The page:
Patapoutian and colleagues investigated that question in touch-sensitive cells, which respond with a change in potential when prodded with a micropipette. The laboratory identified 72 candidate genes in these mouse neuroblastoma cells and used RNA silencing to knock them out one by one. They worked their way through 71 of the 72 candidates unsuccessfully before finally landing on the 72nd, which encodes a protein they dubbed Piezo1. The work was published in 2010 in Science.
The lab subsequently confirmed using electrophysiology that Piezo1 forms a pore in membranes in response to physical stress, demonstrating that it is a pressure-responsive ion channel; they also showed that the homolog Piezo2 plays a key role in proprioceptors, neurons that recognize the position of muscles and joints to give the brain a sense of body positioning.
Julius was born 1955 in New York. He completed graduate studies at the University of California, Berkeley, where he was co-mentored by Jeremy Thorner (winner of ASBMB's 2019 Herbert Tabor Research Award) and Schekman. In his dissertation research, Julius studied the synthesis, processing and secretion of the yeast peptide pheromone alpha-factor and, during that time, characterized and cloned the gene for the first prohormone precursor convertase, the endoprotease Kex2. He then completed a postdoctoral fellowship at Columbia University, where he cloned the serotonin 1c receptor. He became a professor at UCSF in 1989; he is now chair of the physiology department and a professor of molecular biology and medicine.
Patapoutian, born in 1967 in Beirut, moved as a young man to Los Angeles. He earned his Ph.D. in biology from the California Institute of Technology and was a postdoc at UCSF. He started his lab at Scripps, where he remains a professor, in 2000. He is also a Howard Hughes Medical Institute investigator.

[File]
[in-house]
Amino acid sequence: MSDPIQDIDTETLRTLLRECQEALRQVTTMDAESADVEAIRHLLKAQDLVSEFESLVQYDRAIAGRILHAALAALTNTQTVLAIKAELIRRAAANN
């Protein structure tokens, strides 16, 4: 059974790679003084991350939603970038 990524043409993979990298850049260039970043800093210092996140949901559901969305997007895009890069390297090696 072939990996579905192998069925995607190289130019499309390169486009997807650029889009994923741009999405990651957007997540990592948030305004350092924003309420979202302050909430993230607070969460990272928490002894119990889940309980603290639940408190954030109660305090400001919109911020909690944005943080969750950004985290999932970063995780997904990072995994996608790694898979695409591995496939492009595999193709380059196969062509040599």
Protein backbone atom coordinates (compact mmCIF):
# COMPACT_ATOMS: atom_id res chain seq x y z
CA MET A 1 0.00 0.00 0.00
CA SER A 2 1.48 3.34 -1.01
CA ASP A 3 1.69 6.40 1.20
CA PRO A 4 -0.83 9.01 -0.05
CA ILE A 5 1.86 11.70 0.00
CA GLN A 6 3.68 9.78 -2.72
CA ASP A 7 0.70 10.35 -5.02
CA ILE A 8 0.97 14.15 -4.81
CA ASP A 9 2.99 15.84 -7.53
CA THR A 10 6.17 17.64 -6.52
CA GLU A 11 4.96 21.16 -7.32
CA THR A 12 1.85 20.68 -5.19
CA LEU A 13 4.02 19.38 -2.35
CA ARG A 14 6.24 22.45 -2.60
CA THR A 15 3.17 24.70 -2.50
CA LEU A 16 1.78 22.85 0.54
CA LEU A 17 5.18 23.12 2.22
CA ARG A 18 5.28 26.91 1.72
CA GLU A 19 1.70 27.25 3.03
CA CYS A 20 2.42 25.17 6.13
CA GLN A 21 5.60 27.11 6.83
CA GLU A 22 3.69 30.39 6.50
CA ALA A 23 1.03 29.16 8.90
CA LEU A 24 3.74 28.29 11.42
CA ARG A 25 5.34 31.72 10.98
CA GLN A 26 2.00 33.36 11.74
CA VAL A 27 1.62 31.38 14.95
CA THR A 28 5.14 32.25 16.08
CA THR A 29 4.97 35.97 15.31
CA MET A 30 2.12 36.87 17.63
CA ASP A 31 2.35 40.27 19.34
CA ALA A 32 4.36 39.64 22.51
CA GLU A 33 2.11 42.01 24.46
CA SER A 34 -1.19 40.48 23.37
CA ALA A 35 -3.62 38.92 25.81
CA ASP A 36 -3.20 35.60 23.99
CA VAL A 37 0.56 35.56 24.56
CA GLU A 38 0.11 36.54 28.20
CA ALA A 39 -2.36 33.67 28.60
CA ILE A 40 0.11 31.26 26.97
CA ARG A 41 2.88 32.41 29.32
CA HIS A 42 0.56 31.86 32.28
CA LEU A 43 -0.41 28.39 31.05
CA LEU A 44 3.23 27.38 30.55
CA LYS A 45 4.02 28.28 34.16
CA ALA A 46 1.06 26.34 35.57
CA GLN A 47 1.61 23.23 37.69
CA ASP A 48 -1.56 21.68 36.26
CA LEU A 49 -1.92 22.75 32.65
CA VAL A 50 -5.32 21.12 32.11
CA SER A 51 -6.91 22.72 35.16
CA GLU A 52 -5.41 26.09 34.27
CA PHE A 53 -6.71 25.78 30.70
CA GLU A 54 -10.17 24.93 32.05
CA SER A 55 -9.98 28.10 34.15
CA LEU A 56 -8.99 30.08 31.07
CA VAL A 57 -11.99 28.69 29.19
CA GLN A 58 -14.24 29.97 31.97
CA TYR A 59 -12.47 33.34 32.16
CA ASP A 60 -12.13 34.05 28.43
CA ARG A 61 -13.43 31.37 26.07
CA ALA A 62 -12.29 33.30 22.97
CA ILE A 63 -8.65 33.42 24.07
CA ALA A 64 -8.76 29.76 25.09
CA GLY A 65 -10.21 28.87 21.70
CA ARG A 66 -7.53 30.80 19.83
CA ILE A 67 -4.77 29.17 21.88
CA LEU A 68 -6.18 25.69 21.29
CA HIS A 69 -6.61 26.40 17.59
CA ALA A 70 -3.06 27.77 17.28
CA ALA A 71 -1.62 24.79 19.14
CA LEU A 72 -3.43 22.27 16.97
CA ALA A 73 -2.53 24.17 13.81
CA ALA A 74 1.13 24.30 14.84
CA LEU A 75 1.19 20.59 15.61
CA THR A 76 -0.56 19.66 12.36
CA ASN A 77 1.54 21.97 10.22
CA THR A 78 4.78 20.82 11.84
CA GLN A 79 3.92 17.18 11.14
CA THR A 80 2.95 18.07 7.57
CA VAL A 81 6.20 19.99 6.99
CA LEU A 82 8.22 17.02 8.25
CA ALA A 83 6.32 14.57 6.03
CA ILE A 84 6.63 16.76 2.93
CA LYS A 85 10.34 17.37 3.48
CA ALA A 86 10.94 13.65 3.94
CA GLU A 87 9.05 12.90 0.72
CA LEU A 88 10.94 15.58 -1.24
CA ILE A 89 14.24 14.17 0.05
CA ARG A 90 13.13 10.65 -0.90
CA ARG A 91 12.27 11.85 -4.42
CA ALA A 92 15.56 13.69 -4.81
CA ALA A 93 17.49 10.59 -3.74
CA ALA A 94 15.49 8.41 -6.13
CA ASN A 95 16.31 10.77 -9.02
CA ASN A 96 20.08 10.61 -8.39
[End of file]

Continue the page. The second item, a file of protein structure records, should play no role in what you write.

The pair’s selection for the award came as a surprise in a year when many observers anticipated recognition for pandemic-related research.
Thomas Perlmann, the secretary of the Nobel committee, called each laureate before making the public announcement in Swedish and English. "As far as I could tell, they were very surprised and a little bit shocked maybe,” Perlmann said. “It was a pleasure to give them this news."
Reaching the laureates, who are both based in California, was an involved endeavor. Schekman, who rose early for a forum in Japan that started before 4 a.m. California time, said he noticed several missed calls from Sweden; the committee had tried to contact him when they couldn't reach Julius. Perlmann credited one laureate’s father and the other's sister-in-law with connecting the committee to the two winners moments before the press conference.
Toni Antalis, president of the American Society for Biochemistry and Molecular Biology, said the award "highlights the importance of curiosity-driven basic research in helping us to understand the complexities of how we perceive the world around us."
This article has been updated with additional comments from ASBMB members and Nobel laureates.